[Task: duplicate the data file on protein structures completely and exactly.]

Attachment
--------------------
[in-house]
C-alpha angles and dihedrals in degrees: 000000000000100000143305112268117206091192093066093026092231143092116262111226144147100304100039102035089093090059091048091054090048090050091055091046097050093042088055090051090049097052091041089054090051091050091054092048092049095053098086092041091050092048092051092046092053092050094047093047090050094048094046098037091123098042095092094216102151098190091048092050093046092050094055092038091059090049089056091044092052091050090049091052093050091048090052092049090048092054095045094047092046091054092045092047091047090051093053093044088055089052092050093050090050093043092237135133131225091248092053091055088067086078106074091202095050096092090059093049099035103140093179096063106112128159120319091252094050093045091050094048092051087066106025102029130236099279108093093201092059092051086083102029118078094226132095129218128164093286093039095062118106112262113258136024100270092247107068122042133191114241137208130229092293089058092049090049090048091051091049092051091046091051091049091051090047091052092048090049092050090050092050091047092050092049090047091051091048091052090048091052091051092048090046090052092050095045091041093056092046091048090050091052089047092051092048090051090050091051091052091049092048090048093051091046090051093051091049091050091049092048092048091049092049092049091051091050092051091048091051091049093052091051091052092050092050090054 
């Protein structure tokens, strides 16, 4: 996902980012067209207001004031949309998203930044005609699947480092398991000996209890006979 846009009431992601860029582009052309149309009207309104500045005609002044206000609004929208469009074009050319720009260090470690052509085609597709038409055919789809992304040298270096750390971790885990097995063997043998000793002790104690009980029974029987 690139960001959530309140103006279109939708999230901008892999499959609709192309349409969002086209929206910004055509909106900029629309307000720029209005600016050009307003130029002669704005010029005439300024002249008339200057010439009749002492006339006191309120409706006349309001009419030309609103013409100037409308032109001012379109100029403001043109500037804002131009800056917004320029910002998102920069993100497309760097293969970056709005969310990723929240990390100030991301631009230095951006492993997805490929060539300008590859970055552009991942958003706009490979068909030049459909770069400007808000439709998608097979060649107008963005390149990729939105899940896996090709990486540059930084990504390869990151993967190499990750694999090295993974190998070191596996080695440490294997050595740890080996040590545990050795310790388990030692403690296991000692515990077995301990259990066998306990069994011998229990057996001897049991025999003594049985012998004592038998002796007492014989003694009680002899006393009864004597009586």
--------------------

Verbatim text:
[in-house]
C-alpha angles and dihedrals in degrees: 000000000000100000143305112268117206091192093066093026092231143092116262111226144147100304100039102035089093090059091048091054090048090050091055091046097050093042088055090051090049097052091041089054090051091050091054092048092049095053098086092041091050092048092051092046092053092050094047093047090050094048094046098037091123098042095092094216102151098190091048092050093046092050094055092038091059090049089056091044092052091050090049091052093050091048090052092049090048092054095045094047092046091054092045092047091047090051093053093044088055089052092050093050090050093043092237135133131225091248092053091055088067086078106074091202095050096092090059093049099035103140093179096063106112128159120319091252094050093045091050094048092051087066106025102029130236099279108093093201092059092051086083102029118078094226132095129218128164093286093039095062118106112262113258136024100270092247107068122042133191114241137208130229092293089058092049090049090048091051091049092051091046091051091049091051090047091052092048090049092050090050092050091047092050092049090047091051091048091052090048091052091051092048090046090052092050095045091041093056092046091048090050091052089047092051092048090051090050091051091052091049092048090048093051091046090051093051091049091050091049092048092048091049092049092049091051091050092051091048091051091049093052091051091052092050092050090054 
């Protein structure tokens, strides 16, 4: 996902980012067209207001004031949309998203930044005609699947480092398991000996209890006979 846009009431992601860029582009052309149309009207309104500045005609002044206000609004929208469009074009050319720009260090470690052509085609597709038409055919789809992304040298270096750390971790885990097995063997043998000793002790104690009980029974029987 690139960001959530309140103006279109939708999230901008892999499959609709192309349409969002086209929206910004055509909106900029629309307000720029209005600016050009307003130029002669704005010029005439300024002249008339200057010439009749002492006339006191309120409706006349309001009419030309609103013409100037409308032109001012379109100029403001043109500037804002131009800056917004320029910002998102920069993100497309760097293969970056709005969310990723929240990390100030991301631009230095951006492993997805490929060539300008590859970055552009991942958003706009490979068909030049459909770069400007808000439709998608097979060649107008963005390149990729939105899940896996090709990486540059930084990504390869990151993967190499990750694999090295993974190998070191596996080695440490294997050595740890080996040590545990050795310790388990030692403690296991000692515990077995301990259990066998306990069994011998229990057996001897049991025999003594049985012998004592038998002796007492014989003694009680002899006393009864004597009586």